At 4.20am on 8 August 1918 430 British tanks lead a massive united Allied attack against the German army on the Western Front. The Australian Corps spearheaded the attack, led by Lieutenant General John Monash. The British 3rd Corps provided support on their left, and the Canadian Corps on their right. Aircraft of the British and Australian Flying Corps provided aerial support, bombarding enemy defences and severing enemy lines of communication.

The Australian 2nd and 3rd Divisions advanced rapidly along a 3.6km wide front in dense fog. By 7.30am they had broken through the German lines. Within the hour the Australian 4th and 5th Divisions had overtaken them, taking the village of Bayonvillers without contest. So successful was the advance that it ran ahead of Monash’s estimations.

By day’s end the Allies had forced an opening 20 kilometres wide and 11 kilometres deep in the enemy lines. Germany had sustained 27,000 casualties, including 16,000 prisoners, 7,925 of whom were captured by the AIF, who had also seized 173 guns.

Fighting continued until 11 August by which time Amiens and 116 other towns and villages on the Western Front had been liberated.

The counteroffensive was the most comprehensive allied victory to date. It heralded the beginning of the Hundred Days campaign, a four-month period of continued Allied success.

German morale sank to an all-time low in the prospect of imminent defeat. German commander General Erich Ludendorff later recorded:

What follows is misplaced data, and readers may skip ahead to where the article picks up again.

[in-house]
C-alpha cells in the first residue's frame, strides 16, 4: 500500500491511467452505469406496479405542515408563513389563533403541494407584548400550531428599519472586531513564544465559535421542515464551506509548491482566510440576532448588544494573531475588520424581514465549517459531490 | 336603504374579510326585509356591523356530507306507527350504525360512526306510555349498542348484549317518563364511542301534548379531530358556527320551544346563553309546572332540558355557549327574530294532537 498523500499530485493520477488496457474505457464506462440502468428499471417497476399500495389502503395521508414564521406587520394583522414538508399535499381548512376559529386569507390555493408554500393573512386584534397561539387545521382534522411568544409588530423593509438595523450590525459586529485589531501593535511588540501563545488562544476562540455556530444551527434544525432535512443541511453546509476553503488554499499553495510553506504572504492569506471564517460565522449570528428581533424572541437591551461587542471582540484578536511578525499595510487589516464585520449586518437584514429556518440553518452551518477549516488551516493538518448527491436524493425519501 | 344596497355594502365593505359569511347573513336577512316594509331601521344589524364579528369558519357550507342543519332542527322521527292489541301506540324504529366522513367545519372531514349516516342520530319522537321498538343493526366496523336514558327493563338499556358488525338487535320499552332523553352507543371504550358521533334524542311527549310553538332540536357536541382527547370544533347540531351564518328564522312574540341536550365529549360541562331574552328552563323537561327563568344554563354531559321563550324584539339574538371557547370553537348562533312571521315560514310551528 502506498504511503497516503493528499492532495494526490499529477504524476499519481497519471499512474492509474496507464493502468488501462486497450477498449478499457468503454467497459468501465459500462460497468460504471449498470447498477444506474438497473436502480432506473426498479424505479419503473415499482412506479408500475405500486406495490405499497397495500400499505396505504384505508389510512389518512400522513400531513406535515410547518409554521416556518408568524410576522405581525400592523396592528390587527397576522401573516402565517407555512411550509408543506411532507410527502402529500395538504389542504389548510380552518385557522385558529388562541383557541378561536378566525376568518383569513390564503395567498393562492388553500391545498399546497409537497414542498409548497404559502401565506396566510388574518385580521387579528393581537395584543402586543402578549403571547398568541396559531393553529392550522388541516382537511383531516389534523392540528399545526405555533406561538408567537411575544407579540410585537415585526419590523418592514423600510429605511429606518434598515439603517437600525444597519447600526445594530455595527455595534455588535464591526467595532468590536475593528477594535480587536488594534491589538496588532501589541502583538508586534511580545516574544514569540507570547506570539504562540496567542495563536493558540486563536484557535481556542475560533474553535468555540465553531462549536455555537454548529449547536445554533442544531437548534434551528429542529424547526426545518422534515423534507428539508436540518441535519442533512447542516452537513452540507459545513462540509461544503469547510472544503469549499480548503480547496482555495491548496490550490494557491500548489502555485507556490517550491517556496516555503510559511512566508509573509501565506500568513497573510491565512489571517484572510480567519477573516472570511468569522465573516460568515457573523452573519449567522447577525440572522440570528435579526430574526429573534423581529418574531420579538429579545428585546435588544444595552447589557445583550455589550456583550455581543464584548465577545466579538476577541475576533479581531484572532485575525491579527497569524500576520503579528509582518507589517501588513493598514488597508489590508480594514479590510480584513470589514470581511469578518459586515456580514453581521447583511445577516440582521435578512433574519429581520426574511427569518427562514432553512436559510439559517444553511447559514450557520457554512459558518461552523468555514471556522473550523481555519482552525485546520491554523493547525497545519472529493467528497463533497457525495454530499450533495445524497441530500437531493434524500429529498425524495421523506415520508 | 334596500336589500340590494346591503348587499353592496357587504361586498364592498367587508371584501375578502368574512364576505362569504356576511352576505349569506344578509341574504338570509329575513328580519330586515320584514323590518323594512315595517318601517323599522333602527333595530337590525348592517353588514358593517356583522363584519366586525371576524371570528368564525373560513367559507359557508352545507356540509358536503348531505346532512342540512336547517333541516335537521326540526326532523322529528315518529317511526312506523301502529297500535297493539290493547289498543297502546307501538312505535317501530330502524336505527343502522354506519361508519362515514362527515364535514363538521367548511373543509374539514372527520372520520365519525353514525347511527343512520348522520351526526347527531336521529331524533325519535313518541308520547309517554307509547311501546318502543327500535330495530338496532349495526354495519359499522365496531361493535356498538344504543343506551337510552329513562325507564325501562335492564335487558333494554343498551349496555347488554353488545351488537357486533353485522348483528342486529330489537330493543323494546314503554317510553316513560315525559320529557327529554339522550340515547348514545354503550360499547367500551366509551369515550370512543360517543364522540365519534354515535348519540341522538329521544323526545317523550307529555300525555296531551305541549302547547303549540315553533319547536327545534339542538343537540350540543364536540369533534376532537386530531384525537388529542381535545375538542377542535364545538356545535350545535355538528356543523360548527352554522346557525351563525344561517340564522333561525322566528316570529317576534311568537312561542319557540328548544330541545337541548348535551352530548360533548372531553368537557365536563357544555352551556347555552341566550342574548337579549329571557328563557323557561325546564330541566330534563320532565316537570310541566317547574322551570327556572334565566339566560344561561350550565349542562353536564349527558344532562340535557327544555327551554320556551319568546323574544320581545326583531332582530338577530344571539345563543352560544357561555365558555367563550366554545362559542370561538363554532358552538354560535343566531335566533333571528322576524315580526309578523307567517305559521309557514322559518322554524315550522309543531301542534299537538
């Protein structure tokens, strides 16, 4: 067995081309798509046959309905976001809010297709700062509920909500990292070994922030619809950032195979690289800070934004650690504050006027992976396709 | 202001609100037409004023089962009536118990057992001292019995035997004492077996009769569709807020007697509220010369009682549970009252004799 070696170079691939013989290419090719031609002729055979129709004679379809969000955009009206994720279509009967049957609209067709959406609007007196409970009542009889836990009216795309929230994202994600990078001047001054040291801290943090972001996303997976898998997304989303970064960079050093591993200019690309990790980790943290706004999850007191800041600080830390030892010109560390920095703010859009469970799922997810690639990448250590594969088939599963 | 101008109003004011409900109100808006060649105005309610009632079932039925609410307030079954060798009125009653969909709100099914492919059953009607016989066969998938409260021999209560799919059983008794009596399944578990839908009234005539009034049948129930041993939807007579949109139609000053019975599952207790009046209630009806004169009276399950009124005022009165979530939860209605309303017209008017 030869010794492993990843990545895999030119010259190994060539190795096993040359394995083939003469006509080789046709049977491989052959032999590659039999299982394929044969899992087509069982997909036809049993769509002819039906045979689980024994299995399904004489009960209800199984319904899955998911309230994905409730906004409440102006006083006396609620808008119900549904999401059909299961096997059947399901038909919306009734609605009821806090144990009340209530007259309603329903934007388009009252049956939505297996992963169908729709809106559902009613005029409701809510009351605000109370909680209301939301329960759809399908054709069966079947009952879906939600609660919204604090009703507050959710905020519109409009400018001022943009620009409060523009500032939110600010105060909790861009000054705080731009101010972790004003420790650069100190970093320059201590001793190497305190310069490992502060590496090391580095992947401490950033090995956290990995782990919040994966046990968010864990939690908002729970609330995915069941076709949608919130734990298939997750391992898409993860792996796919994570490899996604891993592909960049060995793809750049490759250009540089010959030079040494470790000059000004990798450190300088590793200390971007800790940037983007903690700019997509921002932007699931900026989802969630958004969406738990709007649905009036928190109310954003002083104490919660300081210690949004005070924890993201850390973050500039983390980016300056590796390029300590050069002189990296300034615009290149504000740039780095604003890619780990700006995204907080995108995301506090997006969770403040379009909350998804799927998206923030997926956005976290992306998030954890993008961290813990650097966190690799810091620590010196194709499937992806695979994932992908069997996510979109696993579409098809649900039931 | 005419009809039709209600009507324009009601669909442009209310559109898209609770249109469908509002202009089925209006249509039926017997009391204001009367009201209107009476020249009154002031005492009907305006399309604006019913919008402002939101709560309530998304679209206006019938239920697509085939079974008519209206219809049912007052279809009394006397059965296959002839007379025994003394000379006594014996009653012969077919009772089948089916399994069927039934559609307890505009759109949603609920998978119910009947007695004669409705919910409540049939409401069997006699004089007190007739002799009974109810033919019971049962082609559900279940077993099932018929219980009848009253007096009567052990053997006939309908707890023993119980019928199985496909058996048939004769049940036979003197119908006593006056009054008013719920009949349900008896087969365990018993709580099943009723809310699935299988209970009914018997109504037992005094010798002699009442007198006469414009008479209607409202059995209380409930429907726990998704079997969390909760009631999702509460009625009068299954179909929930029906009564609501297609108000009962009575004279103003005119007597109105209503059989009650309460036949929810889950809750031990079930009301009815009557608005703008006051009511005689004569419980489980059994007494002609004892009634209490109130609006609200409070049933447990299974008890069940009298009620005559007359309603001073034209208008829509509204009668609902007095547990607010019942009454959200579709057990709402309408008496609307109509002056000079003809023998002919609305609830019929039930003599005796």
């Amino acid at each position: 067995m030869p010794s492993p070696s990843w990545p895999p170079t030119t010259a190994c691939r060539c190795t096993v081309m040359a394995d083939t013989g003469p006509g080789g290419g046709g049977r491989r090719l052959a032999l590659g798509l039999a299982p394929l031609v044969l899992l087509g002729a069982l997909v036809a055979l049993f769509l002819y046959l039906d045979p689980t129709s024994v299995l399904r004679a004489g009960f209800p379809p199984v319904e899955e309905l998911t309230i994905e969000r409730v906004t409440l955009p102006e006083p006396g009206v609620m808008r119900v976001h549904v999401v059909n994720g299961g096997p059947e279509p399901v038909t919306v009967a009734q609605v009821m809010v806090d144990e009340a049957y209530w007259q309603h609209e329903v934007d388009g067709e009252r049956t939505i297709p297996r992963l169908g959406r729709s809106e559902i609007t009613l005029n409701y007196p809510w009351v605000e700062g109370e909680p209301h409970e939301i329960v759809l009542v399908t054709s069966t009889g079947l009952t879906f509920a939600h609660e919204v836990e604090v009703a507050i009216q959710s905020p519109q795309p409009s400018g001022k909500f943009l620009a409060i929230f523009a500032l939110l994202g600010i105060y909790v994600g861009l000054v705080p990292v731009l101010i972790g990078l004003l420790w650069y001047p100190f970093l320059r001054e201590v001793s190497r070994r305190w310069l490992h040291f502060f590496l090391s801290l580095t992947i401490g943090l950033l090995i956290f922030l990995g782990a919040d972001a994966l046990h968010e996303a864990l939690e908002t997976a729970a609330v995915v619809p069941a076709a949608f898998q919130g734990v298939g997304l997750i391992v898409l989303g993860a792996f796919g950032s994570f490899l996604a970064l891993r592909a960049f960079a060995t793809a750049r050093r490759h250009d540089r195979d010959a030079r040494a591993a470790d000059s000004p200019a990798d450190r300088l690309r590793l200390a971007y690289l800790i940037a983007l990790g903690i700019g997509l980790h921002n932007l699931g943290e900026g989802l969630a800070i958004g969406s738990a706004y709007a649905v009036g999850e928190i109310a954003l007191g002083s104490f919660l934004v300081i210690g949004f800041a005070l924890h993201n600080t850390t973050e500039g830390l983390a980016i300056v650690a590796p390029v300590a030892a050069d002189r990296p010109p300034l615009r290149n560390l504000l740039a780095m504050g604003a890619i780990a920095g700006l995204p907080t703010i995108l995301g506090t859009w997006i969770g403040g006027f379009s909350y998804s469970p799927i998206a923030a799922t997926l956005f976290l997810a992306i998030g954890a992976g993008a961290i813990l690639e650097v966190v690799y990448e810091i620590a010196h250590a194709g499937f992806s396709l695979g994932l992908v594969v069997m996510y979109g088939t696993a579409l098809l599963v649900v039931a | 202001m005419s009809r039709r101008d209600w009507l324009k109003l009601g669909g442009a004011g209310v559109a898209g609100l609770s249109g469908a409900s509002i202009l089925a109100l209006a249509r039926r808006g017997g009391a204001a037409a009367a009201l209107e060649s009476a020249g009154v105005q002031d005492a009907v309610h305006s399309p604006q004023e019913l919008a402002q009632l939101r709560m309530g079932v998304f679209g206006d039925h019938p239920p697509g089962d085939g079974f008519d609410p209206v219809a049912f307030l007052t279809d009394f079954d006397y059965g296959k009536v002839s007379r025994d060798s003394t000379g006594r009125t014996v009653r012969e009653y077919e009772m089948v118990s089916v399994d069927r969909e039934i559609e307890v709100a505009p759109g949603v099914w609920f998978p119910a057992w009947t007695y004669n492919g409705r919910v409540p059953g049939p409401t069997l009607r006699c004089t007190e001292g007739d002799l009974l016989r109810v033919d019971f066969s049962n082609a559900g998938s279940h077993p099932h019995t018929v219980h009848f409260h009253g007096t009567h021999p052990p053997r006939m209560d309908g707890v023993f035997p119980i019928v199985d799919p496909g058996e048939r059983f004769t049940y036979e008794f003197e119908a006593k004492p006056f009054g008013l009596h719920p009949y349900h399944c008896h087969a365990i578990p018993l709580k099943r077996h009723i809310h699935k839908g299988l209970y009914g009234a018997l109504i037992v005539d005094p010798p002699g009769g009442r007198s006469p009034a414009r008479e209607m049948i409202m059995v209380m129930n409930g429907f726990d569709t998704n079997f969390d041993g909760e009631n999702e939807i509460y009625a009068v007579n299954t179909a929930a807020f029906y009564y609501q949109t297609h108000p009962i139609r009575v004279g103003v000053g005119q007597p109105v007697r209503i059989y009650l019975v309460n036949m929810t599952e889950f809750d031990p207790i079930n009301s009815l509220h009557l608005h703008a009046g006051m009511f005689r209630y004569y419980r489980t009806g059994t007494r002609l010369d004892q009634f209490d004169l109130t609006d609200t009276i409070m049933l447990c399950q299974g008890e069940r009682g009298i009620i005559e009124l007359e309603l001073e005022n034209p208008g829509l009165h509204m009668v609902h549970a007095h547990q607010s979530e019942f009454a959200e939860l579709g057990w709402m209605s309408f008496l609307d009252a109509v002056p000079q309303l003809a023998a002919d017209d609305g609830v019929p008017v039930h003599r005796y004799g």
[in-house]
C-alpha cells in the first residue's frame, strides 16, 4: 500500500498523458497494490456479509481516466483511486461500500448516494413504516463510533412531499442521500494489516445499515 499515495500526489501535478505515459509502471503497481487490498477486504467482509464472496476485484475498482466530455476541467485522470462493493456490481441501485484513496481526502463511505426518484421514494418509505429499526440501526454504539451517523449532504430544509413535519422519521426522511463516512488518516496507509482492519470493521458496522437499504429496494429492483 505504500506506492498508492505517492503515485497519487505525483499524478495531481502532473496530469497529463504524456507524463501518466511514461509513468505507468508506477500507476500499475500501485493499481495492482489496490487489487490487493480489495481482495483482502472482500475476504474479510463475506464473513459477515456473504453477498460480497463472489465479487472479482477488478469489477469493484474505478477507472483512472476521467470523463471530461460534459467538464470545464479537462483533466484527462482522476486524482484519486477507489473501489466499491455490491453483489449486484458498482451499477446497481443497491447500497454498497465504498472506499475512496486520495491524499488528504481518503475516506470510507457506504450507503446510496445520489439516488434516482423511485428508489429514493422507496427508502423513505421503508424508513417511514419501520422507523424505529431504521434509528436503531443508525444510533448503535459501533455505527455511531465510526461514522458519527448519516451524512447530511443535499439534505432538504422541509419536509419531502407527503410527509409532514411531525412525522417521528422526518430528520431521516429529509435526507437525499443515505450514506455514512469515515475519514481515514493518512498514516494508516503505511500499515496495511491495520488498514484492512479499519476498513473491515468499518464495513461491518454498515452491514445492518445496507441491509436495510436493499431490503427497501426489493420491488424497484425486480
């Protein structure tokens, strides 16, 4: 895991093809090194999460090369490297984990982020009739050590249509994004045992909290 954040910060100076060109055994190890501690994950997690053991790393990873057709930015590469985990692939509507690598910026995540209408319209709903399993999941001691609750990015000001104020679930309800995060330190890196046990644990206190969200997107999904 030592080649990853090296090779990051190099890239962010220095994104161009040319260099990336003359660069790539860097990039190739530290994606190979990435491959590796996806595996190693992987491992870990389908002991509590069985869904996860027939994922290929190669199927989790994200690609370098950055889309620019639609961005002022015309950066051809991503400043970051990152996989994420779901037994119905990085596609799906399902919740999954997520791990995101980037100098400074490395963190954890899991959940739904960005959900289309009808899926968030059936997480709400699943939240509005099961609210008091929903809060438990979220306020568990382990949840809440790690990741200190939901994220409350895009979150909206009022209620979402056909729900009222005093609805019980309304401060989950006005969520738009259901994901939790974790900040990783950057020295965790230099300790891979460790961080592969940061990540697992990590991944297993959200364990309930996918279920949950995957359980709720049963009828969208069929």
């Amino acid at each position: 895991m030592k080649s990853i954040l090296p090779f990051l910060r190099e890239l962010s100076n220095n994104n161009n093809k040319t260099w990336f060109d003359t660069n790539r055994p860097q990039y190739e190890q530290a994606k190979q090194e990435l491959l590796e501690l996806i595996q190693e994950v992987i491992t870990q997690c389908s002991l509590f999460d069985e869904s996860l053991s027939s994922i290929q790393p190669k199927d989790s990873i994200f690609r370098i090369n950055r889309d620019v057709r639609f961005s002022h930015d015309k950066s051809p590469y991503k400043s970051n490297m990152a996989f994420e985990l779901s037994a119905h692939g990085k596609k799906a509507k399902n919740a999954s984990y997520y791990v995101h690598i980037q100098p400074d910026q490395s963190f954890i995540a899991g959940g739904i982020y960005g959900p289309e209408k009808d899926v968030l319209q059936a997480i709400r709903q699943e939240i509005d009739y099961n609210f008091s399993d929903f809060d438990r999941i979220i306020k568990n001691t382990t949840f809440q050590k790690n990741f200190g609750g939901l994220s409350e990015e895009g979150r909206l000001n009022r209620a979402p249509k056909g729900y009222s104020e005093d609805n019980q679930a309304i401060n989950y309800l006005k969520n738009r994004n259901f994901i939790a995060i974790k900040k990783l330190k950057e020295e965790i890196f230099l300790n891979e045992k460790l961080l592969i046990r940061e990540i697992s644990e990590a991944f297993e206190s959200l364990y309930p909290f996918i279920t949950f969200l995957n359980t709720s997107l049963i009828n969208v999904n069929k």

August 8th was the black day of the German Army in the history of the war. This was the worst experience I had to go through … The 8th of August opened the eyes of the Staff on both sides; mine were certainly opened … The Emperor told me later on, after the failure of the July offensive and after August 8th, he knew the war could no longer be won.

The Australian Commander, Lieutenant General John Monash, was subsequently knighted by King George V for his role in securing an Allied victory.

Four men form the Orange district died during the Battle of Amiens; a fifth later died from wounds received during the battle:

Edmund Thomas Cornish
Spencer William Coleman
Howard Vivian Hawke
Alexander Murray Woods
Daniel Malcolm Wann

The 28 cm calibre German railway gun which became known as the Amiens Gun after its capture by Australian troops on 8 August 1918. Image courtesy Australian War Memorial.

The Amiens Gun was a 45 ton German 28-centimetre calibre railway gun captured by the Australian Imperial Force during World War I. The gun was brought to Australia as a war trophy and placed on public display at Central Railway Station, Sydney, between 1920 and 1923. The gun’s carriage was scrapped during the 1960s, the gun barrel remains on display at the Australian War Memorial in Canberra.  The Amiens Railway Gun on display at Central Railway Station

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8 August 1918

Ruined houses at Amiens, 1918. Image courtesy Australian War Memorial.

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7 August 1918

Oh, the anguish of his parents;
Oh, the bitter tears they shed,
When they heard their boy was missing,
And they wondered was he dead.
Oh, those weeks and months of torture;
Oh, the agony and pain;
And they wept and prayed and wondered—
Will their boy come home again?
“Killed in action,” came still later,
But still they’ll watch and wait for him.

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6 August 1918

That this meeting of the citizens of Millthorpe, on the 4th anniversary of this great world’s war, expresses its loyalty and approval of the British nation in the fight for justice, liberty and true civilisation